Happy Book Birthday Meredith & Kelsey
My Freshman Year & Other Unnatural Disasters
by Meredith Zeitlin
Meredith Zeitlin is a writer and voiceover artist who lives in Brooklyn with two adorable feline roommates. She also writes a column for Ladygunn Magazine, changes her hair color every few months, and has many fancy pairs of spectacles. In case you’re wondering whether any of Kelsey’s experiences are based on Meredith’s own, the answer is NO WAY. When she was fourteen, Meredith looked and behaved perfectly at all times, was never in a single embarrassing situation, and always rode to school on her very own unicorn.
HOW TO CHANNEL YOUR INNER TEENHere's the thing... I never actually got rid of my Inner Teen. (Seriously, who am I kidding? My inner second-grader and cranky toddler are still living large inside this so-called grown-up shell, too.) I'd like to think I'm slightly less sullen than I was as an actual teenager, and I've certainly figured out that the SATs are a total scam, but I still like the same stuff I did then, for the most part. Writing in the voice of a teenager is just writing in my own voice, really. I write as though I'm just talking to myself – because, in the immediate sense, I am.
Which either means that I'm incredibly immature and should get some help... or that many authors make the mistake of writing “down” to teens and kids. I don't think they do it on purpose, of course. It's just so tempting to mull over how much you've grown up over the years, and how mature you are, and then assume that someone who's 8 or 13 or 17 couldn't possibly relate to all the things you want to write about.
And in my opinion, that's just not true. If you really think about what you were like as a teen, I think you'll find you were EXACTLY THE SAME PERSON. Of course, having many more experiences means you make different choices in your adult life. But the inner voice, the YOU that lives inside your brain, is still the same person. You just know a lot more things and have (hopefully) learned from a lot more mistakes. And that's really important to remember, because I was always very aware of the times I was glaringly treated as “younger” growing up by adults who'd forgotten about that inner voice, and it made me nuts. So making sure I never dumb anything down in my writing is a HUGE deal to me.
There were several times my editor told me to change a plot point or take out a multi-syllabic word because a young reader might not understand it. I told her that if a kid didn't know the word, she could look it up or go ask someone. That's how I learned stuff. And nowadays, kids don't even have to lug the giant 50-pound dictionary off the top shelf! There's google.com and a million websites teeming with answers about everything under the sun. All the more reason for authors to put as much potentially new and interesting stuff in a book as they can.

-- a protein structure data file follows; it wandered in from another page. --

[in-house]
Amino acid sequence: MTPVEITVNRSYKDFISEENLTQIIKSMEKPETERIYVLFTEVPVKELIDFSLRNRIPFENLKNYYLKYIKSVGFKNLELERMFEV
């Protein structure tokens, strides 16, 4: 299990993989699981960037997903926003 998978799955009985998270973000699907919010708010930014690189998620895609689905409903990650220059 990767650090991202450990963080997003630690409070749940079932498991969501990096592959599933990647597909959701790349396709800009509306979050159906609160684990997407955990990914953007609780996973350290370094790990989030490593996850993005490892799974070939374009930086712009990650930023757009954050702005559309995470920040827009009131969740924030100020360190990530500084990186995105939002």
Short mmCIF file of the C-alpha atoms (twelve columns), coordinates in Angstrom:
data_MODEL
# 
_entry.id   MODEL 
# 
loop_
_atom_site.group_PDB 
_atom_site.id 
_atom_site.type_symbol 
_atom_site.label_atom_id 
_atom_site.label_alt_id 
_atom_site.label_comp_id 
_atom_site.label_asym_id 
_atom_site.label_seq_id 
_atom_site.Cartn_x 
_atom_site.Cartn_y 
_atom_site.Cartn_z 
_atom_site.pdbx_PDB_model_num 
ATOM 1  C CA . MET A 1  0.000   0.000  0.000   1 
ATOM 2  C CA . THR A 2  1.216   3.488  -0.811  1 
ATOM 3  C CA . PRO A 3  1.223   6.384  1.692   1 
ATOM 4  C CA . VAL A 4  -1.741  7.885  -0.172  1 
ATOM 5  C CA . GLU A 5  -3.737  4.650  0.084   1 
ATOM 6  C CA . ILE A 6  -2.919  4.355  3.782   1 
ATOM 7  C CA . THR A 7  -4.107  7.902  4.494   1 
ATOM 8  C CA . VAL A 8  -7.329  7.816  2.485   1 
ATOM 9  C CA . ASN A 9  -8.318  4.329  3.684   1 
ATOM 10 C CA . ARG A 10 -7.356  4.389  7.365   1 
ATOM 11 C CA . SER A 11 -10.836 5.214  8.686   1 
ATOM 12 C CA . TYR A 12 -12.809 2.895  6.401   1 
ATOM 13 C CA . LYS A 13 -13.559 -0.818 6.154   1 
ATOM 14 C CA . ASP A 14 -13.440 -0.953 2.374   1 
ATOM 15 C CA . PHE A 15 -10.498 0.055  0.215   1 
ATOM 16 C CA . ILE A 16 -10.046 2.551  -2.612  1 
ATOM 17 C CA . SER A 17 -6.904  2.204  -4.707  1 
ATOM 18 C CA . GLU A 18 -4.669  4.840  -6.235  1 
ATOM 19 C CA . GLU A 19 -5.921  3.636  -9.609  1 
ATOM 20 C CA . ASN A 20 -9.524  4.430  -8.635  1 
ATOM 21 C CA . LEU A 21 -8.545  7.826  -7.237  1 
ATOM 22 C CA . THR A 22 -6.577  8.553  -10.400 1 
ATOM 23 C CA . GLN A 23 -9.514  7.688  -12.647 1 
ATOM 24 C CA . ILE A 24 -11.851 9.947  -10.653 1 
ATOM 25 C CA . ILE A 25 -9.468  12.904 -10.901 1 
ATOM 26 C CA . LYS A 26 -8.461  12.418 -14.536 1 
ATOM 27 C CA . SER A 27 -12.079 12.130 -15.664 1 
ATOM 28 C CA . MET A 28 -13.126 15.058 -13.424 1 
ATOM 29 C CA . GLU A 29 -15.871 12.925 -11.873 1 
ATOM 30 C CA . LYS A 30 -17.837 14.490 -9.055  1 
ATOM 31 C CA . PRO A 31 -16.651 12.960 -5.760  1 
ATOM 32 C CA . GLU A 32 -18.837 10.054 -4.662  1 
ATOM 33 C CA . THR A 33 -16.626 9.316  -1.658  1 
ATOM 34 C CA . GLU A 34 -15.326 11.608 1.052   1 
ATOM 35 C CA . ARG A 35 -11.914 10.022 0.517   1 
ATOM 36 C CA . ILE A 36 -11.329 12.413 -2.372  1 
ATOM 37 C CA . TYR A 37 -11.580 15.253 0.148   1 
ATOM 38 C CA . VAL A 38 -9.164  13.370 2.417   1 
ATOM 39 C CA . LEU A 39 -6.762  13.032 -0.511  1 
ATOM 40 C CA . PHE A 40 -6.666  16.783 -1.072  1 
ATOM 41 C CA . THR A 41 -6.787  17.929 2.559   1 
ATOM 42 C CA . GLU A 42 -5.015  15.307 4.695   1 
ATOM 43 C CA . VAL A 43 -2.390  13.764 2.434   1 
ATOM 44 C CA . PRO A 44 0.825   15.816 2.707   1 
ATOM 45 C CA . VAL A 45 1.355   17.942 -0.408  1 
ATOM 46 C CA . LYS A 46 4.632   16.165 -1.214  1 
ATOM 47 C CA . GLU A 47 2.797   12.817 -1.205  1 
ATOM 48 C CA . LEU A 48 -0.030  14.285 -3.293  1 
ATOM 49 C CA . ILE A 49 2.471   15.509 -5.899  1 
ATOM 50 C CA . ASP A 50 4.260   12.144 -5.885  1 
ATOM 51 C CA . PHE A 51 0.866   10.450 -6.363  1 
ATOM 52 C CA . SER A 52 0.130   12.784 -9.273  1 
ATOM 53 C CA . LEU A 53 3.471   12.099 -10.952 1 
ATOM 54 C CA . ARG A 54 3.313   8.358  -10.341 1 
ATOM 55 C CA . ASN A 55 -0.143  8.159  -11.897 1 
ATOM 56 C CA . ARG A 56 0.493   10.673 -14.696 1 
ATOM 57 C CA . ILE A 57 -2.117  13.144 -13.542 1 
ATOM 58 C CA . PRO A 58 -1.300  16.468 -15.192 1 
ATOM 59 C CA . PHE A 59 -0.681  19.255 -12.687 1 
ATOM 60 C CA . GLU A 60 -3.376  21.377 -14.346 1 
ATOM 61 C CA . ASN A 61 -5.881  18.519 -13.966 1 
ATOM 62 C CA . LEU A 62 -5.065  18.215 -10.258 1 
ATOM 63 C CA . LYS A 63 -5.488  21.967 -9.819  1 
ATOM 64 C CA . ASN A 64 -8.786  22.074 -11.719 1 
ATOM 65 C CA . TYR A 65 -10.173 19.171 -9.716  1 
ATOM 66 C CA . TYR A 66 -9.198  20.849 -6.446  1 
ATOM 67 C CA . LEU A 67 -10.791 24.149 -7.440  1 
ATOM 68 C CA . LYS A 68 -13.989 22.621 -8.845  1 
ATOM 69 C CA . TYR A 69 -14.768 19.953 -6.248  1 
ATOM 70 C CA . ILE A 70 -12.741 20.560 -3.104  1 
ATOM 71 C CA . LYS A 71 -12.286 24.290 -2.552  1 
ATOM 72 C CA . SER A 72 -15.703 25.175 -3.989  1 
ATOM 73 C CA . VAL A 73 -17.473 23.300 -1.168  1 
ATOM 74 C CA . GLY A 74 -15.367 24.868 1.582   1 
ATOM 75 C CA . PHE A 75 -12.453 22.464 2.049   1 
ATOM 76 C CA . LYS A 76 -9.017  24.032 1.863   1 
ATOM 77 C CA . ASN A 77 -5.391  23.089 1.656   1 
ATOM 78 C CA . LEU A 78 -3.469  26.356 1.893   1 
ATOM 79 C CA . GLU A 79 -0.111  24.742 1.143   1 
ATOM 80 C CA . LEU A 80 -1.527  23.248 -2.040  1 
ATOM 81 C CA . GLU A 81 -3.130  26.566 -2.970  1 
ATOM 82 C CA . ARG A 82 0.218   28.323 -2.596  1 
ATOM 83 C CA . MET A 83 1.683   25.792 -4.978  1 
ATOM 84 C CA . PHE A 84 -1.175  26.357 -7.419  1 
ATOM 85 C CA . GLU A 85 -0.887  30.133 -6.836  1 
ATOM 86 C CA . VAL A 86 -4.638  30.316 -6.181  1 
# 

Of course, while teens can certainly – and often should – read books that are intended for adults, I do think that YA lit is different in a key way. Not every teen is ready to read about every subject at the same time, and there should be books available that hold off on more “intense” subject matter – or describe them in a less intense way. For example, there's plenty of talk about sex and drinking in “Freshman Year...” but nothing remotely explicit. It's just not that kind of book. And I think that's an important distinction – hopefully 15 year olds who aren't emotionally ready to read about sex (or whatever) will not feel uncomfortable, and the ones who are will enjoy the book for other reasons.That said, one's inner teen must be nurtured, because s/he is very sensitive and needs oodles of attention! Luckily, there are lots of things that help. I'm still close friends with many of my friends from high school – and before! Most of the characters in the book are named for them, actually. And I still watch cartoons and and dye my hair funny colors and read YA and eat lots of candy and sleep later than I should and wear obnoxious t-shirts – some of which I've owned for a very, very long time. Walk the walk, right?
I know, I know... grow up. Well, I can't HELP IT. God, you're so MEAN! I'm going to my room and never coming out! SO. THERE.
How do you guys nurture your Inner Teen? Are you taking good care of him/her???
Bet you want to read her book now don't ya??? Yeah, I bet she's a lot of fun! Meredith look me up if you ever head South! We need to have some fun! Sleep over! Thanks so much for visiting!
My review of Freshman Year & Other Unnatural Disasters will be on the blog tomorrow. Please stop by and read my thoughts. But you already know how much fun this book is!
Thanks you Meredith for visiting today and sharing your thoughts. I honestly don't know how I nurture my inner teen. Maybe act silly with my own teen. I'm really not a grown up yet. I don't know that I ever will be one. I tried it once but didn't like it!